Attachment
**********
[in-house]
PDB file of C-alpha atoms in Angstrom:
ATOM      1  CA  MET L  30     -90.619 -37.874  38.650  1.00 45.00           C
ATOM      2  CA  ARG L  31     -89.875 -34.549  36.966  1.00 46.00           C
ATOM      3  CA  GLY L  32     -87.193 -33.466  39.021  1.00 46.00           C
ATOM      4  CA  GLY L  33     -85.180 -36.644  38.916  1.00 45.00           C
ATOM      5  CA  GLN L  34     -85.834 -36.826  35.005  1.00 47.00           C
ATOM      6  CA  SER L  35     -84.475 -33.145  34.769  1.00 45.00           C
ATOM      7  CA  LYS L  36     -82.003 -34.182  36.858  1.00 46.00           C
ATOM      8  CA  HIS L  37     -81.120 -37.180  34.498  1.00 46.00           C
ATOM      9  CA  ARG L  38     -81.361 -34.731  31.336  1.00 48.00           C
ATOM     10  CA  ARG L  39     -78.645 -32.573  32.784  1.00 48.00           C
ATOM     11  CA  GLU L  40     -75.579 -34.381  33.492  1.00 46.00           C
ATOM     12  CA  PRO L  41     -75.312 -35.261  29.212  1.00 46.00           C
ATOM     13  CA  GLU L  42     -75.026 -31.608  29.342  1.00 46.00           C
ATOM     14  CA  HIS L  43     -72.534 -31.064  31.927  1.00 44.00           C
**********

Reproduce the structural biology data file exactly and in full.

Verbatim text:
[in-house]
PDB file of C-alpha atoms in Angstrom:
ATOM      1  CA  MET L  30     -90.619 -37.874  38.650  1.00 45.00           C
ATOM      2  CA  ARG L  31     -89.875 -34.549  36.966  1.00 46.00           C
ATOM      3  CA  GLY L  32     -87.193 -33.466  39.021  1.00 46.00           C
ATOM      4  CA  GLY L  33     -85.180 -36.644  38.916  1.00 45.00           C
ATOM      5  CA  GLN L  34     -85.834 -36.826  35.005  1.00 47.00           C
ATOM      6  CA  SER L  35     -84.475 -33.145  34.769  1.00 45.00           C
ATOM      7  CA  LYS L  36     -82.003 -34.182  36.858  1.00 46.00           C
ATOM      8  CA  HIS L  37     -81.120 -37.180  34.498  1.00 46.00           C
ATOM      9  CA  ARG L  38     -81.361 -34.731  31.336  1.00 48.00           C
ATOM     10  CA  ARG L  39     -78.645 -32.573  32.784  1.00 48.00           C
ATOM     11  CA  GLU L  40     -75.579 -34.381  33.492  1.00 46.00           C
ATOM     12  CA  PRO L  41     -75.312 -35.261  29.212  1.00 46.00           C
ATOM     13  CA  GLU L  42     -75.026 -31.608  29.342  1.00 46.00           C
ATOM     14  CA  HIS L  43     -72.534 -31.064  31.927  1.00 44.00           C